Step 2 is to ramp up your laptop’s memory. Mine came with 4GB, which is the minimum recommended to run Windows 10. I found that messing around with graphics and images for blog posts slows down old Bessy sometimes. So I took the plunge and doubled the RAM to 8GB.
This was the easiest upgrade to make. It took all of 5 minutes to remove the old chips and pop in the new ones. To make sure I had the compatible memory for my Vaio, I used this handy site. Do some comparison shopping. I found the best deal on Amazon.com for the memory chips suggested by Crucial.com.
Luckily, my original Windows XP license allowed me to somehow upgrade to fancy Windows 10 free of charge. That was pretty sweet. If you’re not as fortunate, I’d still recommend purchasing a license; if for no better reason than to keep things as secure as possible. After the Equifax shit-show, I wouldn’t be taking ANY chances just to save a nickel.
A few bits of wisdom to help keep your laptop running smoothly:
- Don’t install any applications. Zero. None. Okay okay, you can install Office, iTunes, and an Antivirus program. But everything else you use should be cloud-driven and browser accessible. The more crap you install, the slower your computer gets over time.
- Try to keep your hard drive about 50% free. Even your fancy new SSD drive. For the same reason as number 1 above, the more you cram onto the machine, the more sluggish the machine gets.
- Use those fancy USB ports to add a wireless mouse and keyboard. It’s a great way to get more life out of old pointer pads and broken keys.
- Don’t use your laptop on your lap! Use a flat surface. Keeping your old machine cool is important to avoid slow performance and unexpected crashes. I tried one of those cooling fan pads, but your best bet is to just keep that thing on your desk or table.
- Don’t fixate on battery life. Every coffee shop I’ve been to lately has ten power outlets for every man, woman, and child in a 2 mile radius. Carrying a power pack with a cord is a few ounces of weight that’ll make you that much stronger. I’ve had to keep my Vaio plugged in 100% for the last three years. No big deal.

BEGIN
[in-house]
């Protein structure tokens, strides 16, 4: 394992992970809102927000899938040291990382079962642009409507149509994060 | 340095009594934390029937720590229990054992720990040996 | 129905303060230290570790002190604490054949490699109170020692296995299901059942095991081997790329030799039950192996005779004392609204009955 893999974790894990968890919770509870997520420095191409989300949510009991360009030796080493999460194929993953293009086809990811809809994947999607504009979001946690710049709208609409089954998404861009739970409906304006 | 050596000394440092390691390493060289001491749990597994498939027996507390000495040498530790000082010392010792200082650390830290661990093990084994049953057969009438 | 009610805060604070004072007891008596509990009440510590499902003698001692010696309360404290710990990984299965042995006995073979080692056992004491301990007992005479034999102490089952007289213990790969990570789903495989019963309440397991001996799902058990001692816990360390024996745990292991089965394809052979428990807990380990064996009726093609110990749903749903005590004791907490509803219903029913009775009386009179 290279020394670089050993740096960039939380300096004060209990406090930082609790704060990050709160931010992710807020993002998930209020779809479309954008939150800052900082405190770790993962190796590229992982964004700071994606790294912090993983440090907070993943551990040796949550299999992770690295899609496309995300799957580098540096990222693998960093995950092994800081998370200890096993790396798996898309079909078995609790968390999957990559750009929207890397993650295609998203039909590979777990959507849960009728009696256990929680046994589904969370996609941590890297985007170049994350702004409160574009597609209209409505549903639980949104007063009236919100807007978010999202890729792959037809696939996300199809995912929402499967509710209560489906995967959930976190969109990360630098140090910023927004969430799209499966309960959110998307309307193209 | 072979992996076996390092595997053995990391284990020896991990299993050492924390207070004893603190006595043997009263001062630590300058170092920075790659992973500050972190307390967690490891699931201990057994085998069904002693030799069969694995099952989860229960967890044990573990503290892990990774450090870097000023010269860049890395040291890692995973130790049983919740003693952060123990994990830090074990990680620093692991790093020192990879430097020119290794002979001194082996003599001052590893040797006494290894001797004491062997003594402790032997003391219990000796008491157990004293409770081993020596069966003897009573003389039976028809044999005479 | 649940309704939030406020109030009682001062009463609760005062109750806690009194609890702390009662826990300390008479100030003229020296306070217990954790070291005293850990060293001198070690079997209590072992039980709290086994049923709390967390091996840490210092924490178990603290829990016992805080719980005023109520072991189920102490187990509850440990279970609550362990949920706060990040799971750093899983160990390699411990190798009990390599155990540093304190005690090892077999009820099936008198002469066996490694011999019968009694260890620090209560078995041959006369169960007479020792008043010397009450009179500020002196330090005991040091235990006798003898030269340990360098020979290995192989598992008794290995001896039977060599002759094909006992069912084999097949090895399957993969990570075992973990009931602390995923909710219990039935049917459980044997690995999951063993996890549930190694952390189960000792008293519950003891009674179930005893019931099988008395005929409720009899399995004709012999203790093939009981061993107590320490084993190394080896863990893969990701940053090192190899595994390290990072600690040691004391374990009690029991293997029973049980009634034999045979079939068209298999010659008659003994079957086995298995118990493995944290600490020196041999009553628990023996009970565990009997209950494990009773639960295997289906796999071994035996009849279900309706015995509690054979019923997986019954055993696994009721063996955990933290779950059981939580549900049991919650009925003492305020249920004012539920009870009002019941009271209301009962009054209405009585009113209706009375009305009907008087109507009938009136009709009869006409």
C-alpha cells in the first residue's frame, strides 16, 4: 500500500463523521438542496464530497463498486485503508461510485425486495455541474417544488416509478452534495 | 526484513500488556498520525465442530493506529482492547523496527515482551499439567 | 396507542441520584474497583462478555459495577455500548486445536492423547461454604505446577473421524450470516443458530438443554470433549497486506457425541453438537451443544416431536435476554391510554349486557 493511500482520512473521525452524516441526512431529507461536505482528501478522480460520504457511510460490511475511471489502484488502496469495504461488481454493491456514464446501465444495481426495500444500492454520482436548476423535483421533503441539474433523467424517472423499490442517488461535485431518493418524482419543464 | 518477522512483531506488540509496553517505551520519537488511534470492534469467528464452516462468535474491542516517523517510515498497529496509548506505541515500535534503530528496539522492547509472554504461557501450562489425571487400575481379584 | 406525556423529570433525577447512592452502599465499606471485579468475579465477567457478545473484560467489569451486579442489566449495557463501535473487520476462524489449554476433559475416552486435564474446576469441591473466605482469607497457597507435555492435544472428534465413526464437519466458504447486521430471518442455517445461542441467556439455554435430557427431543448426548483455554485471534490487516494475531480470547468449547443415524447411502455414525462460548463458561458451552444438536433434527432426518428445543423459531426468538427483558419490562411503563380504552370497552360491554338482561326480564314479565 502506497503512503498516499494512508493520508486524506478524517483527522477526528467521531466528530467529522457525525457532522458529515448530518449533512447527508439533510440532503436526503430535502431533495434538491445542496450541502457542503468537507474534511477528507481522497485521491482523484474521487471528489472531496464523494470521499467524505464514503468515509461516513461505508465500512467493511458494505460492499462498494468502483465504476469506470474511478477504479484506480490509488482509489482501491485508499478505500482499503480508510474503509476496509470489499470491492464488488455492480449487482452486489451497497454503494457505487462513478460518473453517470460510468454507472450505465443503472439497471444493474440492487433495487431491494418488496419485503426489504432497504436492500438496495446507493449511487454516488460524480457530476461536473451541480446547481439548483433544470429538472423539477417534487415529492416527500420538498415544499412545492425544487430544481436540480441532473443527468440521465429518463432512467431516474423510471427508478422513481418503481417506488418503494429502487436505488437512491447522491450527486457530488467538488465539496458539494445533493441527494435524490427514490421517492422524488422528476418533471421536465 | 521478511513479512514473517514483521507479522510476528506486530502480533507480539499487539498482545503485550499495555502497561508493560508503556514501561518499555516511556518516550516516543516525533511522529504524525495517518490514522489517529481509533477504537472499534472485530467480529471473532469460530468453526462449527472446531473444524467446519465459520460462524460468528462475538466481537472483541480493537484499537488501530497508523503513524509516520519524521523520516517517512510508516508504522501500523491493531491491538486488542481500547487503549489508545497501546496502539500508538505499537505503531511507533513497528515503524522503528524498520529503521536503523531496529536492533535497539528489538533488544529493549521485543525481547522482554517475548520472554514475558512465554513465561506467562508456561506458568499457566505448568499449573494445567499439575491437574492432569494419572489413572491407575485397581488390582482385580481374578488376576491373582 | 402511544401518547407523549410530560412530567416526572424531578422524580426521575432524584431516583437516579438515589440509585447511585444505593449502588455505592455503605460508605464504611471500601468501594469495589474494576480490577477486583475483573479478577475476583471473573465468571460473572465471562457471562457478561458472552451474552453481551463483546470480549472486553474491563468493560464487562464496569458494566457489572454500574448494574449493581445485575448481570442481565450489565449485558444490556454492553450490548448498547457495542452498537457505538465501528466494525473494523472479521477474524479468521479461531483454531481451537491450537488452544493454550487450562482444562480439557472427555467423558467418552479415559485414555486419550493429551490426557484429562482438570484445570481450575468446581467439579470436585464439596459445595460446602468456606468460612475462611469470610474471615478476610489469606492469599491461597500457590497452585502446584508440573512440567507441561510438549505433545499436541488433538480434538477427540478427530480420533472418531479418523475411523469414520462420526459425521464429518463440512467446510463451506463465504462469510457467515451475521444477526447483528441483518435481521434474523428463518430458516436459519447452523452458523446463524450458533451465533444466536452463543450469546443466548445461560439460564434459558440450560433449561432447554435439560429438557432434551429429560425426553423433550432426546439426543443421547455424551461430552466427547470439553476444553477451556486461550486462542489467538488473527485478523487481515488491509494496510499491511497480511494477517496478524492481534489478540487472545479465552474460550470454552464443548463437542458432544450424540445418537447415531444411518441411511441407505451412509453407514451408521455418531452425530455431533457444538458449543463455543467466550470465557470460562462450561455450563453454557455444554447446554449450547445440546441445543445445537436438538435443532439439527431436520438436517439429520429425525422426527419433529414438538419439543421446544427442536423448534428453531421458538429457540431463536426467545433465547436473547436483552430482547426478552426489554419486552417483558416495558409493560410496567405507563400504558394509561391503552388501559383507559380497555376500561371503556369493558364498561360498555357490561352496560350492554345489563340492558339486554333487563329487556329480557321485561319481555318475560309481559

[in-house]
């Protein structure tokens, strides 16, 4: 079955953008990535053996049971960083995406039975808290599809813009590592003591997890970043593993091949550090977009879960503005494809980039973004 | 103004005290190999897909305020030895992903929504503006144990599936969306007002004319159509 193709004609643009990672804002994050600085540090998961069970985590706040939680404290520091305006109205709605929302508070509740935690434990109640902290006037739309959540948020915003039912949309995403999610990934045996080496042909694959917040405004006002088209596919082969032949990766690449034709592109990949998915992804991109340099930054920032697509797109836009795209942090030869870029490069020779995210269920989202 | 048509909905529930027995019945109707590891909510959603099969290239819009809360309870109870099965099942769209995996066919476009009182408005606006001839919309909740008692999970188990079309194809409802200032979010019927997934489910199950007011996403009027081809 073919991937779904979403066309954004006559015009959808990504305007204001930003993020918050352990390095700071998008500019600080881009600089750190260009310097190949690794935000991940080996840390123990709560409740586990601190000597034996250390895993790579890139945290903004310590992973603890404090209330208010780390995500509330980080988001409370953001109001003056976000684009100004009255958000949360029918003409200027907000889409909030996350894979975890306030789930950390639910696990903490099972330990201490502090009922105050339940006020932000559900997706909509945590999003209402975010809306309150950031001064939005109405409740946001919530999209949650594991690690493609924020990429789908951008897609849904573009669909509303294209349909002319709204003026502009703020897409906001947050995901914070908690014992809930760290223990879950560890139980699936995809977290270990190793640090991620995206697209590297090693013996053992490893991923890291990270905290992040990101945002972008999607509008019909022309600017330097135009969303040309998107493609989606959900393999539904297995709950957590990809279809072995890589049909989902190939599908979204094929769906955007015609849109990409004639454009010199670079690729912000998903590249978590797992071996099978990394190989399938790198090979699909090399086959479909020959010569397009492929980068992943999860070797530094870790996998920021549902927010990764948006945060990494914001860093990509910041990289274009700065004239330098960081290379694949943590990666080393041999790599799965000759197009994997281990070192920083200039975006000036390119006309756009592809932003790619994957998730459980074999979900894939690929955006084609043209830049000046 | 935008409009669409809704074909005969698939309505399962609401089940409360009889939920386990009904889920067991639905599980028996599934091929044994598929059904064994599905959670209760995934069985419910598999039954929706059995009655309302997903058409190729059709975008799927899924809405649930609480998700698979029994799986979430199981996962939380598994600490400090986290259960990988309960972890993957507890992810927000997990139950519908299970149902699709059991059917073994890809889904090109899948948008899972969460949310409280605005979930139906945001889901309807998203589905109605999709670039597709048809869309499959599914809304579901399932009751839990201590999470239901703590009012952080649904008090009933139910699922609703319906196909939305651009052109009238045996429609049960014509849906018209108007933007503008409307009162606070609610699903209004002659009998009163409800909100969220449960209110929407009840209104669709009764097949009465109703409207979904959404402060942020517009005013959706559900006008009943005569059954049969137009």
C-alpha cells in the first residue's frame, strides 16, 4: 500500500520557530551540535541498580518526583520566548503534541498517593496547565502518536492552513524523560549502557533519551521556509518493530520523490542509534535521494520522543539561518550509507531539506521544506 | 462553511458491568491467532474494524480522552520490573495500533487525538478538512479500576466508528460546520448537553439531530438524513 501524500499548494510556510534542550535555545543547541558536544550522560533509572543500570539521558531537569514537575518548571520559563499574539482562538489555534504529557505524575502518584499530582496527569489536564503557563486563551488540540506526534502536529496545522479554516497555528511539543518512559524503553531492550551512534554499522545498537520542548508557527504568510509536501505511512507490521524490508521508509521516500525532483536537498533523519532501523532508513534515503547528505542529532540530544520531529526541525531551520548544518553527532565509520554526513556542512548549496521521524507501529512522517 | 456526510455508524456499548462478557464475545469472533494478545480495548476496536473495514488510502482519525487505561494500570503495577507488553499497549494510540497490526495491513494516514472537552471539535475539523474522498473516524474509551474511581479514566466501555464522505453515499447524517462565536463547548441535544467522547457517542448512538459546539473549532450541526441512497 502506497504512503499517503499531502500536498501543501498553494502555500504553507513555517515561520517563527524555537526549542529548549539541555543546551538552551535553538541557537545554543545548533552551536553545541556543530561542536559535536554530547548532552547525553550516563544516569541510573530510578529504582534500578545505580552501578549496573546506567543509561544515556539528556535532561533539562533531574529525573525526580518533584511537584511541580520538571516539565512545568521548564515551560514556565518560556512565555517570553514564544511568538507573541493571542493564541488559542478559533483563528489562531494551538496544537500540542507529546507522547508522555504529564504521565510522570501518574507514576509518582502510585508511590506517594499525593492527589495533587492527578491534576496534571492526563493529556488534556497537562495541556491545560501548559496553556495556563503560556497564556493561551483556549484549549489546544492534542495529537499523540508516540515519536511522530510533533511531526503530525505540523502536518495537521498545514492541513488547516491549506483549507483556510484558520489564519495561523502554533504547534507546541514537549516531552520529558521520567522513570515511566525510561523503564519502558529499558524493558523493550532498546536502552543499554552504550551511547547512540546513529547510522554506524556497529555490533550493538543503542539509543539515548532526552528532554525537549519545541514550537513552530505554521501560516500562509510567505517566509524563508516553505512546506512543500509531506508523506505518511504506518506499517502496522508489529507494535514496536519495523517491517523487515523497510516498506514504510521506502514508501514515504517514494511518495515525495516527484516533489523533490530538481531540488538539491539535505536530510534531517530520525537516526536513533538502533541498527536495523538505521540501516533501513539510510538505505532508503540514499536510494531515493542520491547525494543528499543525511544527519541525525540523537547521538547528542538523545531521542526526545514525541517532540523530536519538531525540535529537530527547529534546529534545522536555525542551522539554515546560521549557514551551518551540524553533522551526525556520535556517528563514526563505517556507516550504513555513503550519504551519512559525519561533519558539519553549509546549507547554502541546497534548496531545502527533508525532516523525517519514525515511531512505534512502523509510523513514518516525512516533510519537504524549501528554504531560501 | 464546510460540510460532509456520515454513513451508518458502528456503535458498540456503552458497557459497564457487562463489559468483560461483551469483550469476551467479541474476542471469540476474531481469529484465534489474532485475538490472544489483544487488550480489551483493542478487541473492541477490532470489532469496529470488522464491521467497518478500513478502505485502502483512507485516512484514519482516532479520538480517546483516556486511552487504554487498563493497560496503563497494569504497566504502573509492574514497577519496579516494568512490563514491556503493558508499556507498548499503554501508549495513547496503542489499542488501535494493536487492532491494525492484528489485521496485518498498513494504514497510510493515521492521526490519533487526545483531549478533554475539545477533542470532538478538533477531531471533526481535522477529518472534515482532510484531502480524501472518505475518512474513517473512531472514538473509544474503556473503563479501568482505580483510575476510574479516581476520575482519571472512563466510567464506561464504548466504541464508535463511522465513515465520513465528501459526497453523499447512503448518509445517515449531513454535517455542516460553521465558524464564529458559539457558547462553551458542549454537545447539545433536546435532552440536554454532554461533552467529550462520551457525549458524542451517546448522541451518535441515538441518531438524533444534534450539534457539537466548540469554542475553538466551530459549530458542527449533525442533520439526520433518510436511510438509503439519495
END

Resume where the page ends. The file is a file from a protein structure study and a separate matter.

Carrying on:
The cha-ching net of it all
I spent about $125 on the hard drive and memory upgrades. A decent new laptop would run anywhere from $500 to $1,000 taxes included. A few simple upgrades keeps your current machine out of the landfill, avoids hassle setting everything up anew, and gives you extra coin to go towards sexy index funds.
Put in purely mathematical terms, doubling the useful lifespan of your laptop from five to ten years could yield as much as a couple grand in savings over a ten-year span. It’s not the Powerball, but it’s better than a stick in your eye. Apply the same concept to every other piece of tech in your life, like cell phones and teevees, and then you’re talking early retirement-like savings.
Now that you’ve read all about my precious Vaio, let me know what you think I should name her in the comments below! “Bessy” is just a stand-in…
Footnote: Speaking of technology, I just can’t seem to get out of my way these days. I farted around with some .php code the other day and it messed up my comments submission form. Luckily I stumbled across the problem by chance and was able to restore the Theme part of my backup. Whew!
All this after recently messing up my permalinks too. And so it goes, the second time in two weeks I inadvertently sabotaged www.abandonedcubicle.com. IT guys are dangerous. Especially the hardware guys who mess with code!